Lumber prices fell to fresh 2022 lows on Tuesday as rising interest rates and inflation cool down the housing market.
Mortgage rates for the popular 30-year fixed remain above 5%, which has led to a slowdown in mortgage applications.
Rising inflation put a dent in the home improvement market, weakening demand for lumber.
Lumber prices fell more than 6% to $829 per 1,000 board feet on Tuesday, representing a fresh lows for the commodity in 2022 as rising mortgage rates and higher prices take a bite out of the housing market.
The essential building commodity has seen a slow-down in demand thanks to the popular 30-year fixed mortgage rate surging above the 5% level. The average 30-year fixed mortgage rate was at 5.14% on Tuesday, up about 29 basis points from a week ago.
That surge in mortgage rates has made buying a home less affordable, and it led to a precipitous 40% decline in year-over-year mortgage applications earlier this month as consumers try to wait out for lower rates.
The decline in home buying activity due to higher mortgage rates, combined with a slow-down in DIY home renovations, has ultimately led to softening demand for the essential building commodity.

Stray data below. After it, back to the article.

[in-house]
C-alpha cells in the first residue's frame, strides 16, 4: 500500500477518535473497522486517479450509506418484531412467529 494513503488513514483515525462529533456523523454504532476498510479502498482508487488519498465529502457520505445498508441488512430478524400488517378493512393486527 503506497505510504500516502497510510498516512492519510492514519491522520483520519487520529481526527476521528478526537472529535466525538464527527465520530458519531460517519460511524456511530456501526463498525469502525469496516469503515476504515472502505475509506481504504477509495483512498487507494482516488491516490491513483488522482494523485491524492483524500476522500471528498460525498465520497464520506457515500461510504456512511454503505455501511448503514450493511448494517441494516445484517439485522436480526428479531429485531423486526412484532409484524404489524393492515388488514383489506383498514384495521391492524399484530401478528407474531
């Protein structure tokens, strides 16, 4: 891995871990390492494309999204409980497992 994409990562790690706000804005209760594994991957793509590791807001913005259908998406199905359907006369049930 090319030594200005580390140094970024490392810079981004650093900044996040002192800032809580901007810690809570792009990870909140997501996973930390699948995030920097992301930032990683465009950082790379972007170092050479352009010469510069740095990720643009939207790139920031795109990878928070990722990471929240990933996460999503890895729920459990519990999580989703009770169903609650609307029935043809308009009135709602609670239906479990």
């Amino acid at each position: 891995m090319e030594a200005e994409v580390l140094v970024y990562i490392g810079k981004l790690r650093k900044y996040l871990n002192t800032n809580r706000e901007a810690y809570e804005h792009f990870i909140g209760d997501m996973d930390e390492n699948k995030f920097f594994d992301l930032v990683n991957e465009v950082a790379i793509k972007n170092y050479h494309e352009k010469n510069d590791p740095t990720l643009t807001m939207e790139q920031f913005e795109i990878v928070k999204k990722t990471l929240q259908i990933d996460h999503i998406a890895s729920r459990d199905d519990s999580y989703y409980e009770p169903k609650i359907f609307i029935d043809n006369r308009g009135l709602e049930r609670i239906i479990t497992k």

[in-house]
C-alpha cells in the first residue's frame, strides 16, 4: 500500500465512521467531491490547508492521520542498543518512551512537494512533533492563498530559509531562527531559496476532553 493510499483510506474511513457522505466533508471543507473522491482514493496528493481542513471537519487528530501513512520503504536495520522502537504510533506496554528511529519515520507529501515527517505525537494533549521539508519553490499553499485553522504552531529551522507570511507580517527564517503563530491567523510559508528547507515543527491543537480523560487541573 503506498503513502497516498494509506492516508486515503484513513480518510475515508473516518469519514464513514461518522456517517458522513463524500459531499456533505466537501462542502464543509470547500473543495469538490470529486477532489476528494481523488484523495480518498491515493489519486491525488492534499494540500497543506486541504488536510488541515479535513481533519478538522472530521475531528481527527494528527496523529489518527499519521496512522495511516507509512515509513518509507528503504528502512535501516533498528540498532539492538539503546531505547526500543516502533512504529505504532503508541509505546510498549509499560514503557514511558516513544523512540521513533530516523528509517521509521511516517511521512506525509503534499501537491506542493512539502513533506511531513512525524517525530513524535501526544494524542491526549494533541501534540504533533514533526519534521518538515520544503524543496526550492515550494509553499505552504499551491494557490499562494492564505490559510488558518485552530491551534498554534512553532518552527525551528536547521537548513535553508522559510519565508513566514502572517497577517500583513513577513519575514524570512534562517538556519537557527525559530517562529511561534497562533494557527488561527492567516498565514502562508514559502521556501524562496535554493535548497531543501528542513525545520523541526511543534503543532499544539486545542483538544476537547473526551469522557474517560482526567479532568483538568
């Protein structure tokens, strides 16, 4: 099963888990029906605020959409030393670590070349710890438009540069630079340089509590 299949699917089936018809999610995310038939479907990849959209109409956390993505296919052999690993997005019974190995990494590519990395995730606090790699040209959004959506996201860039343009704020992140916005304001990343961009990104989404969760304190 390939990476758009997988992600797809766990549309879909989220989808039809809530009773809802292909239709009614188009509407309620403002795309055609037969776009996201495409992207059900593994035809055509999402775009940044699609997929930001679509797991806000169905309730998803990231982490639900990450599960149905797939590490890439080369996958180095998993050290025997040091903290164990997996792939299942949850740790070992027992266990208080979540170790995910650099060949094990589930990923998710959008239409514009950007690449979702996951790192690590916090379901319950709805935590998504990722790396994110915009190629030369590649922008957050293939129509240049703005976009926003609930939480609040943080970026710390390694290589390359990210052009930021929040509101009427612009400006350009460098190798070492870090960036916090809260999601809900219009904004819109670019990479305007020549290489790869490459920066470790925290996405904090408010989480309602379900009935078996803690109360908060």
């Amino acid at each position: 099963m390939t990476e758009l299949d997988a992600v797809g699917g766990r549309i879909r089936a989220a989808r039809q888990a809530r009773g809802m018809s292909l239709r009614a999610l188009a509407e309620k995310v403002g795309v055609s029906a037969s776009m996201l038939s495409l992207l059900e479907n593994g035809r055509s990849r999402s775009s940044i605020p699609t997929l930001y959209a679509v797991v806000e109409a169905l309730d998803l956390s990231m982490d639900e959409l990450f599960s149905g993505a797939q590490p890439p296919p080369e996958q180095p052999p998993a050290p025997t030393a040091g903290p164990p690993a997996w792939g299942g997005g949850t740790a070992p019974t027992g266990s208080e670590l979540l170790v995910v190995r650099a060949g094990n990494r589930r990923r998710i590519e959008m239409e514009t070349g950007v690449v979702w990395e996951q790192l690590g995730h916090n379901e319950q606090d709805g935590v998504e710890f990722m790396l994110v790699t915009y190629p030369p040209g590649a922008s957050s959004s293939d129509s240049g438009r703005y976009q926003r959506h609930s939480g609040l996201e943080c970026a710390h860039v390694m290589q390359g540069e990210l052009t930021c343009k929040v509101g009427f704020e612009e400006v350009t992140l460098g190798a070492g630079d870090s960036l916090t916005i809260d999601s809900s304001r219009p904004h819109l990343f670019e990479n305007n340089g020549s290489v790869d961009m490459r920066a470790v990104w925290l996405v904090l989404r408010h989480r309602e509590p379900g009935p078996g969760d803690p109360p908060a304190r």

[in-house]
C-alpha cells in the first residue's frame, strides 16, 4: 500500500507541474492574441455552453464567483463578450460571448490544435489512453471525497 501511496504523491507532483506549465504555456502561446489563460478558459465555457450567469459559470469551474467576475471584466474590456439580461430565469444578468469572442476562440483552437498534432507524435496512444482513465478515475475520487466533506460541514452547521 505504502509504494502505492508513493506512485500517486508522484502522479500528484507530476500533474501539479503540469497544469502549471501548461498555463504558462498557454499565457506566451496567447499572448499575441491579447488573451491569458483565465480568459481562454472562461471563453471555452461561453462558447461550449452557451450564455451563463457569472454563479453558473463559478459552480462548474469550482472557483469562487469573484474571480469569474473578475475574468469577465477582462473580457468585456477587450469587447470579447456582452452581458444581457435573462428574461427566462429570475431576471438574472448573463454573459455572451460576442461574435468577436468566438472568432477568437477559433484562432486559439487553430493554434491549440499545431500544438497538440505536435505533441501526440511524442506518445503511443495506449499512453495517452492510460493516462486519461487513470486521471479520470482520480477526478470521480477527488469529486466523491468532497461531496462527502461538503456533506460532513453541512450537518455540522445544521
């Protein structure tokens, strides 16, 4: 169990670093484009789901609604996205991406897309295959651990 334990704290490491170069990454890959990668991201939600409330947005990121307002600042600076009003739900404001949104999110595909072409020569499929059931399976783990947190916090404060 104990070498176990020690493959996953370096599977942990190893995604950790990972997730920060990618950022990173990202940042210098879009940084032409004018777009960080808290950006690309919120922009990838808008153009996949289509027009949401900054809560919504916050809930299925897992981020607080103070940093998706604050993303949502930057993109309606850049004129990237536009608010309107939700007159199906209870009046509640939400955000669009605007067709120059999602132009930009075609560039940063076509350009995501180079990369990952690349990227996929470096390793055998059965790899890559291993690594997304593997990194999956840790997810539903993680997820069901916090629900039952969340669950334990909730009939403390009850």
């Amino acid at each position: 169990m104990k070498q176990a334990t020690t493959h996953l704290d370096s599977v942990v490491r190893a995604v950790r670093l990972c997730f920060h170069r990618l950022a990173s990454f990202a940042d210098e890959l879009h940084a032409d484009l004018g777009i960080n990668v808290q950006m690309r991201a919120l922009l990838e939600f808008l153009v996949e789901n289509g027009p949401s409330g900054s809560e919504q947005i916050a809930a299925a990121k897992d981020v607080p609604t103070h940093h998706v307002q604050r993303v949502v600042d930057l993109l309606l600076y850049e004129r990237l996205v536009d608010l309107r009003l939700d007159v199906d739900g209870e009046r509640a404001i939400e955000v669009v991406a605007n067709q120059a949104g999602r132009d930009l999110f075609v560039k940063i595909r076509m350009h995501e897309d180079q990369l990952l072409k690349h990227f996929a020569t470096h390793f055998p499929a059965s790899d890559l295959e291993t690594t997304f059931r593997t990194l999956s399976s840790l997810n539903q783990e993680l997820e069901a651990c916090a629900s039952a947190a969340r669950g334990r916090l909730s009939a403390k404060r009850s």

“Buyers remained cautious in light of heightened lumber prices, inflation concerns, and rising mortgage rates,” Bank of America summarized in a note earlier this month, adding that “OSB prices were also lower again with buyers seeking discounts as demand from do-it-yourself was said to have slowed.”
Meanwhile, capacity improvements in railroad availability, especially in western regions, have helped untangle a supply chain bottle neck that the lumber market was dealing with late last year, further easing supply pressures and helping lower prices, BofA observed.
Lumber prices are down 39% from their March high of $1,357 per thousand board feet, and are down 52% from its May 2021 peak of $1,733 per thousand board feet.
But that doesn’t mean the commodity can’t see a strong recovery and higher prices in the future given the ongoing shortage of new homes available for sale. According to data from Statista, the number of new homes built from 2010 to 2019 were less than half that were built from 2000 to 2009. And the number don’t look encouraging for the start of the current decade.
That shortage of new homes built comes as the millennial generation graduates from student loan debt to mortgage debt, which should stimulate demand for new homes and could lead to a multi-year boom for new house builds, which would in-turn stimulate demand for lumber and lead to a continued increase in prices of the commodity.
But for now, the decline in lumber prices should help cool down inflation and give the Federal Reserve more breathing room as it starts to hike interest rates and reduce its balance sheet.
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